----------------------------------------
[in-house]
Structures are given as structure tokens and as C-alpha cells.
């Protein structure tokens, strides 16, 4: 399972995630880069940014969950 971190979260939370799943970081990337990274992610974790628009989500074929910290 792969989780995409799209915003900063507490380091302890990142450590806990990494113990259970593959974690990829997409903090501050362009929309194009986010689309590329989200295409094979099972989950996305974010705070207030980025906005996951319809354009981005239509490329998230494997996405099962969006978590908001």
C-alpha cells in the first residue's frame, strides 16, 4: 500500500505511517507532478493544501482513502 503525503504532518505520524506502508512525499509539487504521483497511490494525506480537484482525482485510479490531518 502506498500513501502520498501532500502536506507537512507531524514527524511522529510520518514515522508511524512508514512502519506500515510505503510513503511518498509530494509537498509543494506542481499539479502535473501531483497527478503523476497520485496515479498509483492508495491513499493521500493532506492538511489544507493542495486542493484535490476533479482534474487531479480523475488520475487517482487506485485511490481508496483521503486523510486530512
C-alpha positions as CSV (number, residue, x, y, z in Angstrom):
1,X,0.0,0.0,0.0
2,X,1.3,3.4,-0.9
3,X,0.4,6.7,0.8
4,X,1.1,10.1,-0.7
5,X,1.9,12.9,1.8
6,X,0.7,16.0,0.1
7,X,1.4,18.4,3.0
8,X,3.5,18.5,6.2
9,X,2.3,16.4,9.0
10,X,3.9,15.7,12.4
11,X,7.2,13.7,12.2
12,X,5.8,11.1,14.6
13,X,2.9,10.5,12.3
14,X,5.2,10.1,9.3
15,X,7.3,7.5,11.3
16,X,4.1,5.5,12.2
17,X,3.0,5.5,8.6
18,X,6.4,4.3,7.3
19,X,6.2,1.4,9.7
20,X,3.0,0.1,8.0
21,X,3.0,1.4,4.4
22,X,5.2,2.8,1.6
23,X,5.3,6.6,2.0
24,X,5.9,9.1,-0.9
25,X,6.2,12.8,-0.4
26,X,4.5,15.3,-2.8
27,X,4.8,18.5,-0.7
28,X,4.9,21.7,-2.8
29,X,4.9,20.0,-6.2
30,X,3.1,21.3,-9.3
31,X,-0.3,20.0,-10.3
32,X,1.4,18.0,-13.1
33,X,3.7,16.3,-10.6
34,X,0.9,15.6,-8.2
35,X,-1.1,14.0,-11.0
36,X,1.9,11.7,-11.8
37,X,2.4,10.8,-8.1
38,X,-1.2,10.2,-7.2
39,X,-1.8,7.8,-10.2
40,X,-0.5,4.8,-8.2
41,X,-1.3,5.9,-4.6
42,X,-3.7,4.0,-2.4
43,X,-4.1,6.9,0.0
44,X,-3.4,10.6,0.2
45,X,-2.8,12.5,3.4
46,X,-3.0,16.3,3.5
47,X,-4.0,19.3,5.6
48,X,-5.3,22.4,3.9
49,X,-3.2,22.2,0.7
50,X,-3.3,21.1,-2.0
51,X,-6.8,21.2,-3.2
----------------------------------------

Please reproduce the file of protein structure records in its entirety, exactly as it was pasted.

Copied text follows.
[in-house]
Structures are given as structure tokens and as C-alpha cells.
């Protein structure tokens, strides 16, 4: 399972995630880069940014969950 971190979260939370799943970081990337990274992610974790628009989500074929910290 792969989780995409799209915003900063507490380091302890990142450590806990990494113990259970593959974690990829997409903090501050362009929309194009986010689309590329989200295409094979099972989950996305974010705070207030980025906005996951319809354009981005239509490329998230494997996405099962969006978590908001």
C-alpha cells in the first residue's frame, strides 16, 4: 500500500505511517507532478493544501482513502 503525503504532518505520524506502508512525499509539487504521483497511490494525506480537484482525482485510479490531518 502506498500513501502520498501532500502536506507537512507531524514527524511522529510520518514515522508511524512508514512502519506500515510505503510513503511518498509530494509537498509543494506542481499539479502535473501531483497527478503523476497520485496515479498509483492508495491513499493521500493532506492538511489544507493542495486542493484535490476533479482534474487531479480523475488520475487517482487506485485511490481508496483521503486523510486530512
C-alpha positions as CSV (number, residue, x, y, z in Angstrom):
1,X,0.0,0.0,0.0
2,X,1.3,3.4,-0.9
3,X,0.4,6.7,0.8
4,X,1.1,10.1,-0.7
5,X,1.9,12.9,1.8
6,X,0.7,16.0,0.1
7,X,1.4,18.4,3.0
8,X,3.5,18.5,6.2
9,X,2.3,16.4,9.0
10,X,3.9,15.7,12.4
11,X,7.2,13.7,12.2
12,X,5.8,11.1,14.6
13,X,2.9,10.5,12.3
14,X,5.2,10.1,9.3
15,X,7.3,7.5,11.3
16,X,4.1,5.5,12.2
17,X,3.0,5.5,8.6
18,X,6.4,4.3,7.3
19,X,6.2,1.4,9.7
20,X,3.0,0.1,8.0
21,X,3.0,1.4,4.4
22,X,5.2,2.8,1.6
23,X,5.3,6.6,2.0
24,X,5.9,9.1,-0.9
25,X,6.2,12.8,-0.4
26,X,4.5,15.3,-2.8
27,X,4.8,18.5,-0.7
28,X,4.9,21.7,-2.8
29,X,4.9,20.0,-6.2
30,X,3.1,21.3,-9.3
31,X,-0.3,20.0,-10.3
32,X,1.4,18.0,-13.1
33,X,3.7,16.3,-10.6
34,X,0.9,15.6,-8.2
35,X,-1.1,14.0,-11.0
36,X,1.9,11.7,-11.8
37,X,2.4,10.8,-8.1
38,X,-1.2,10.2,-7.2
39,X,-1.8,7.8,-10.2
40,X,-0.5,4.8,-8.2
41,X,-1.3,5.9,-4.6
42,X,-3.7,4.0,-2.4
43,X,-4.1,6.9,0.0
44,X,-3.4,10.6,0.2
45,X,-2.8,12.5,3.4
46,X,-3.0,16.3,3.5
47,X,-4.0,19.3,5.6
48,X,-5.3,22.4,3.9
49,X,-3.2,22.2,0.7
50,X,-3.3,21.1,-2.0
51,X,-6.8,21.2,-3.2